Newsbites (Page 4)

Newsbites (Page 4) McGill University

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Home > McGill News > 2001 > Winter 2001-2002 > Newsbites > Newsbites (Page 4)

The Wearing of the White

Photo PHOTO: Owen Egan

The Faculty of Medicine held the first "white coat" ceremony ever at McGill in October, with 130 second-year medical students donning the doctor's traditional garb in the McIntyre Medical Building and reciting a pledge they themselves composed. The ceremony is common in U.S. medical schools and is meant to symbolize the transition from book learning and labwork to the world of clinical practice and patient care. Dubbed "Donning the Healer's Habit," the ceremony highlights the traditional white coat worn by physicians.

"It's a symbol of compassion and patient care," student organizer Karen Devon told the McGill Reporter. "We want to de-emphasize the notion that it's a symbol of power. What we want to emphasize is the trust that's being given to us."

In addition to the Hippocratic oath, students can now add the following to their list of words to live by:

"It is with honour that we don our white coats from this day forth. We pledge by what we hold most sacred to use it not as a shield but as a bridge to reach out to those entrusted to our care. We shall strive with passion and humility to create lasting alliances in health, pursue professional integrity and provide compassionate care for all."

The inaugural white coat ceremony was dedicated to Dr. Joseph Wener, BSc'39, MDCM'41, MSc'48, DipTropMed'50, a much-loved physician and educator at McGill, who inspired generations of students at the Jewish General and Royal Victoria hospitals.


Classy Classrooms

Imagine crossing a drawbridge to get to class. McGill students and professors have a new and invigorating place to learn and teach: at the Herstmonceux Castle in East Sussex, England.

Built in 1415 and located an hour away from London, the first brick castle in England is home to the International Study Centre, part of the Canadian University Study Abroad Program. Six Canadian universities, including McGill, Dalhousie and the University of British Columbia, are now eligible to send students and professors there every term. Classes are small but there's lots of space to roam in the castle's 500-acre grounds.

Herstmonceux was bought in 1992 by Dr. Alfred Bader, a Queen's University graduate and founder of chemical company Sigma-Aldrich. Bader then donated the property to his alma mater, which transformed it into a study centre in 1994. The ISC emphasizes international, experiential learning and incorporates Europe-wide field trips into all of its programs.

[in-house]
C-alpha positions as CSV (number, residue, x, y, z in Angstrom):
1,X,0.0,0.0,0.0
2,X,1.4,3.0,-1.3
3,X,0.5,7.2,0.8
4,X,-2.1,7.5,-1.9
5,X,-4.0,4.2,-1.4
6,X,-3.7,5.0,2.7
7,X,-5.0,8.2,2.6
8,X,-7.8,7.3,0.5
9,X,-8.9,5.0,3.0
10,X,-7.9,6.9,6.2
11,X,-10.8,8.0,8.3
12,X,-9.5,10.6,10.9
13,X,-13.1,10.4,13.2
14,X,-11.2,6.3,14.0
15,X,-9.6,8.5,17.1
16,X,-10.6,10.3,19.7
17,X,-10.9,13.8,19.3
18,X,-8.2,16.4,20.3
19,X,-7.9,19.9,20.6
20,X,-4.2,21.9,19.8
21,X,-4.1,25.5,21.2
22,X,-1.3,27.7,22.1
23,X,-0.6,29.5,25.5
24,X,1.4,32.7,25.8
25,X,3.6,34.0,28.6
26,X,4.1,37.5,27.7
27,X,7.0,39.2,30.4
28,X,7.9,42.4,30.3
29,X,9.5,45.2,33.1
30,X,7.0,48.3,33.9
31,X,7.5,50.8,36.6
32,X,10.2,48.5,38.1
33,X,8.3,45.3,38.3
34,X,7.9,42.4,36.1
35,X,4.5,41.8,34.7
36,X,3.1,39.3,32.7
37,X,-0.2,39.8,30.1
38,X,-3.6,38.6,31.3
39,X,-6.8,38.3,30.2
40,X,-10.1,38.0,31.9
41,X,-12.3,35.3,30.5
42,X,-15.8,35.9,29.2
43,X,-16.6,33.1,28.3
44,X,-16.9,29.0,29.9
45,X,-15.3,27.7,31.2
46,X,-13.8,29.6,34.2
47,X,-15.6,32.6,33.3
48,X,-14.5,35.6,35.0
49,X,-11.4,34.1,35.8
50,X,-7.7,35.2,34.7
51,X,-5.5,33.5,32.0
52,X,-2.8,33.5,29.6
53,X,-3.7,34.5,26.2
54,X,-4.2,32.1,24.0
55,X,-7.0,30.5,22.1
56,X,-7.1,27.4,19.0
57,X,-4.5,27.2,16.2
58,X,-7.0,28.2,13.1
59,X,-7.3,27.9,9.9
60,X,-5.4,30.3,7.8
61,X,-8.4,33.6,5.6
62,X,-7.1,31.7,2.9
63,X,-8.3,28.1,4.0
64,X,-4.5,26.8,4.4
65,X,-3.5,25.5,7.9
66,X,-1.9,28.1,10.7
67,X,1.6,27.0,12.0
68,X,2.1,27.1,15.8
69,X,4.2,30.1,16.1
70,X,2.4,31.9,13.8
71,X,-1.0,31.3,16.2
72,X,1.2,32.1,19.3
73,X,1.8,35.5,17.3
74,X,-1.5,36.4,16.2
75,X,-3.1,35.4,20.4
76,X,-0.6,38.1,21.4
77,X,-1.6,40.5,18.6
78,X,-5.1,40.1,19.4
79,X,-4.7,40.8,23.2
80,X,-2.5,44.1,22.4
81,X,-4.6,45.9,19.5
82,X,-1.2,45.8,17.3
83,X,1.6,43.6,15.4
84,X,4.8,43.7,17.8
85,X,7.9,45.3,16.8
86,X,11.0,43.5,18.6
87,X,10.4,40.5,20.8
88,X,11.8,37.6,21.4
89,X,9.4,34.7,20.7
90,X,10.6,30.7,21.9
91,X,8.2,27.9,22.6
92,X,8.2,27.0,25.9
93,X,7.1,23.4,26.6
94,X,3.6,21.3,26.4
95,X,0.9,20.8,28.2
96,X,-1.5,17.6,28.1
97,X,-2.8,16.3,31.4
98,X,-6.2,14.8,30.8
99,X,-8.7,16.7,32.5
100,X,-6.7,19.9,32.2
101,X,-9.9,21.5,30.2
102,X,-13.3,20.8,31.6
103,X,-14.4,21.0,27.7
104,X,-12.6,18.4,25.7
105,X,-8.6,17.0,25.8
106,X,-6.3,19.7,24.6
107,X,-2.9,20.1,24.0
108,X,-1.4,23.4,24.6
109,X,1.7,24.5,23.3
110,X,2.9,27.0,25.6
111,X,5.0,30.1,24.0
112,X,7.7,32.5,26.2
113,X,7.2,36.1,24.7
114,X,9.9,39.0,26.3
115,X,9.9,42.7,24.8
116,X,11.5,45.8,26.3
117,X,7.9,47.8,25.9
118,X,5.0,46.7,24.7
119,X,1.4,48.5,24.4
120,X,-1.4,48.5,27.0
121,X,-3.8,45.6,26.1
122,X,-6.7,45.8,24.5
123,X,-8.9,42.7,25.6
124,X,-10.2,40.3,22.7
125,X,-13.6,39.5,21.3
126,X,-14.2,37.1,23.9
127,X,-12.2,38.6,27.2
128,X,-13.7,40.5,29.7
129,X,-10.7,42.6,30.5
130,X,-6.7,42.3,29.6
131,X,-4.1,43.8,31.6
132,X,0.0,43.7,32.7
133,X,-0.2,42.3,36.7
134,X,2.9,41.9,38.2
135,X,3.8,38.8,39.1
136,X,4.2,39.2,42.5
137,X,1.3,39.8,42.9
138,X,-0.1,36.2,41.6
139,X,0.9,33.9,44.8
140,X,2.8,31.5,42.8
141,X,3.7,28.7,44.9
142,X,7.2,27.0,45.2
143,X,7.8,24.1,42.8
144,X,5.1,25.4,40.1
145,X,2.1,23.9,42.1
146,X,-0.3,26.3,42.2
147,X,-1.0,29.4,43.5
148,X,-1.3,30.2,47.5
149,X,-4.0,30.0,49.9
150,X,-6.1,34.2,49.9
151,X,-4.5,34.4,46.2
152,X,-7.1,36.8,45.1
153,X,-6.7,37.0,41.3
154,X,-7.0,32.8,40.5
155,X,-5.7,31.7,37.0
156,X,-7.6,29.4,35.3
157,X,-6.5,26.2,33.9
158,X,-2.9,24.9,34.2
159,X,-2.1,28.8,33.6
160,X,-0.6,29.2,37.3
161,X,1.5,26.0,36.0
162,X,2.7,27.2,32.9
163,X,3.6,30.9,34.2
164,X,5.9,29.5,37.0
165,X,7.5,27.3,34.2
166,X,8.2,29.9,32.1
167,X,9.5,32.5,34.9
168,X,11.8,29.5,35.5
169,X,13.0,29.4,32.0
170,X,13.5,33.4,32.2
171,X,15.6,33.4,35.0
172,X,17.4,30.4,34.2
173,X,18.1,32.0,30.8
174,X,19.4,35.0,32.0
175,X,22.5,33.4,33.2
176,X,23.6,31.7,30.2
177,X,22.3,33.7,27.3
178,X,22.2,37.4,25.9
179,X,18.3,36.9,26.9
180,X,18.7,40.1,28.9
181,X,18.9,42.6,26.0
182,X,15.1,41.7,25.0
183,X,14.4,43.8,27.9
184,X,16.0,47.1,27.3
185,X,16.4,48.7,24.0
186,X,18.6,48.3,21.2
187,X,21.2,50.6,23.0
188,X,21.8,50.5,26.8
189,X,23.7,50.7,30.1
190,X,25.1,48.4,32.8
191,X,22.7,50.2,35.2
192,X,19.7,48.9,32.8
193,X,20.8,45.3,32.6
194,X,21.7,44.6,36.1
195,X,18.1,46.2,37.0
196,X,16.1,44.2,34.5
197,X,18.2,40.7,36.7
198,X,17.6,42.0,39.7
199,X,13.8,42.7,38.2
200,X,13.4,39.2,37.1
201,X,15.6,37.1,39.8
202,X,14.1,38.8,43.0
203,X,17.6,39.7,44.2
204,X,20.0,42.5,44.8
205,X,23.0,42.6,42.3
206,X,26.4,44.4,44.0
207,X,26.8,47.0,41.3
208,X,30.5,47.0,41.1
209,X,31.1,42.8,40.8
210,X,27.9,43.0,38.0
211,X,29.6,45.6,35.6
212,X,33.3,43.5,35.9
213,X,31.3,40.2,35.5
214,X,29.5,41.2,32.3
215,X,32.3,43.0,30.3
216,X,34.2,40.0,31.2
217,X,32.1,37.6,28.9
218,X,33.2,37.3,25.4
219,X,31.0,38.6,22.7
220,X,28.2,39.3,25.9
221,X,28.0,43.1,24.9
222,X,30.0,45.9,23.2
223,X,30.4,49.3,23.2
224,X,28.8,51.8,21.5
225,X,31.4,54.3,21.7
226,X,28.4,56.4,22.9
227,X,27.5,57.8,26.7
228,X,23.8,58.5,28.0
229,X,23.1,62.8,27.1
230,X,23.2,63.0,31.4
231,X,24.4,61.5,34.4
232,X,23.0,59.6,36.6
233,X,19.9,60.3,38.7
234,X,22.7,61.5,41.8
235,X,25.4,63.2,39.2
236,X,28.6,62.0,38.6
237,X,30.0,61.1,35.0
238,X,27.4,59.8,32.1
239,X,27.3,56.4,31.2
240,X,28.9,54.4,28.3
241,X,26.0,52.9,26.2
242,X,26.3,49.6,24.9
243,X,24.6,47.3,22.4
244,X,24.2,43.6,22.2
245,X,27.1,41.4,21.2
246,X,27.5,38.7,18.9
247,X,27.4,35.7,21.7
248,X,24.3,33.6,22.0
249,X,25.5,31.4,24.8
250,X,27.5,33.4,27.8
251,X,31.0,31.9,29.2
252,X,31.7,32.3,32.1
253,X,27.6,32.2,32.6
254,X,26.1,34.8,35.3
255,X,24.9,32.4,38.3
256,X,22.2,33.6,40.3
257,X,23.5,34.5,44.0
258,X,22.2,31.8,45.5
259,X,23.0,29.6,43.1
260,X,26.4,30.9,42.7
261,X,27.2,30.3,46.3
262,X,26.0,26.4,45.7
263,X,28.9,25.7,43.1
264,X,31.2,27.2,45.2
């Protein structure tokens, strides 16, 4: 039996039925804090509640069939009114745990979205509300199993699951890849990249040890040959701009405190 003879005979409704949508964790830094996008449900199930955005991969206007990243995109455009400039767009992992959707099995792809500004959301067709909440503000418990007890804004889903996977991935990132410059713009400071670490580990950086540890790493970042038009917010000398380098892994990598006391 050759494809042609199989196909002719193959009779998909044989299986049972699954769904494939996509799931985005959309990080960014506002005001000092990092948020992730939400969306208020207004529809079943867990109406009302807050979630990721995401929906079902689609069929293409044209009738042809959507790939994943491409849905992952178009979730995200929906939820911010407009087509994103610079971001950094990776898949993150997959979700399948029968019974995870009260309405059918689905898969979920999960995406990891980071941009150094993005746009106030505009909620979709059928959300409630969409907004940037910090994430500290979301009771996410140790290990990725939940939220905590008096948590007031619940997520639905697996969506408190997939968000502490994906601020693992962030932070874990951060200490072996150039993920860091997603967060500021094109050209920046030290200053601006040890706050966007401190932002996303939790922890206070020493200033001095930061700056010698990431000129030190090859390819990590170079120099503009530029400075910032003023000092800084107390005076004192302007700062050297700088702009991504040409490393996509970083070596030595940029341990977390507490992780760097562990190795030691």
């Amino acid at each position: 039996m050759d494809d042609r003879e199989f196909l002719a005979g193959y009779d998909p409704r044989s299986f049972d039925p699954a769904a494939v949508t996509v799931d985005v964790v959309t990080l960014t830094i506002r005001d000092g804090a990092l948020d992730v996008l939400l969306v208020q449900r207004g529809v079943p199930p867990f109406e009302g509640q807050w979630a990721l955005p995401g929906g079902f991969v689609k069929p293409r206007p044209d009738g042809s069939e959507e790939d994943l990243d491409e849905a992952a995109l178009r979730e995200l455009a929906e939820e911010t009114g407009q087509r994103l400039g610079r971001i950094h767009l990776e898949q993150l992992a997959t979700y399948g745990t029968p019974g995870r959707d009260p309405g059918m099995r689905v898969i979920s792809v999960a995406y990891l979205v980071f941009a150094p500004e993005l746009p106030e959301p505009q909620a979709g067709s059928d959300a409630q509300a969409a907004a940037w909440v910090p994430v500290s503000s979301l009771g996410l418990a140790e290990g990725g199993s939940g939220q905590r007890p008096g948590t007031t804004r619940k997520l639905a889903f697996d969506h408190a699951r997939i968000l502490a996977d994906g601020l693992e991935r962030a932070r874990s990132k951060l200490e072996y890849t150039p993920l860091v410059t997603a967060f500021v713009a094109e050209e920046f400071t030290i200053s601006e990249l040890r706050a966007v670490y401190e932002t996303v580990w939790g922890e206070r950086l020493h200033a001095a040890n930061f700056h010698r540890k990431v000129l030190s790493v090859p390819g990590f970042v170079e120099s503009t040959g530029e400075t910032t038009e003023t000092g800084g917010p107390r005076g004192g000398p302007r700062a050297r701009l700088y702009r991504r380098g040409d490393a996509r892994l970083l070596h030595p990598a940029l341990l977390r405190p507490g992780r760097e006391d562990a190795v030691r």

Undergraduates looking for credits in arts, education, and international business law, or professors looking for new teaching opportunities in a unique environment should consult

Is There a Dogtor in the House

Photo PHOTO: Owen Egan

Sarita Elman, BA'63, along with her dogs Bella and Ralph, is changing the meaning of "hospital volunteer." Elman is showing that pets can be taken out of the home and into the hospital -- to amazing effect. Bella and Ralph, both terriers, make weekly rounds at the McGill University Health Centre (MUHC) hospitals, visiting patients and staff in neurology, cardiology, psychiatry and palliative care, under the auspices of the MUHC's Pet Therapy Program.

"Cuddly dogs stimulate social interaction and increase awareness of what's going on around you," Elman says. "People who are neurologically impaired by a stroke or brain injury can even develop hand-eye coordination just by reaching out and petting Ralph."

Although a relatively new concept here, the Delta Society in the U.S. has been heavily promoting therapy through pets since the mid-seventies. Recently, the Red Cross used dogs to ease feelings of loss and anxiety after the terrorist attacks in New York City and Washington. Studies show that therapy programs like the one at the MUHC reduce blood pressure and relieve anxiety in both staff and patients at medical treatment centres. Dogs also help withdrawn and autistic children and lower risk factors for heart disease.

"It does my heart good, too!" Elman declares. "Volunteering is an entirely uplifting experience."


A retired CBC television news producer, Elman says she "started bringing my dogs to the hospitals because people told me they had to be shared." But it's not as easy as taking a detour on your afternoon walk -- getting a pet through the doors requires a vigorous program of shampooing, flea-prevention and personality evaluation. Elman stresses that Ralph and Bella uphold the highest standards of hygiene, even wearing little boots on their paws to protect both themselves and the patients.

The Pet Therapy Program has about five regular volunteers right now, but Elman says another 10 are needed to meet the current demand. Since volunteering your pet does cost money (to cover veterinary fees, transportation, grooming and medical supplies, for example), fundraising efforts are currently under way. To find out more, call the volunteer office at (514) 937-6011 ext. 43007.

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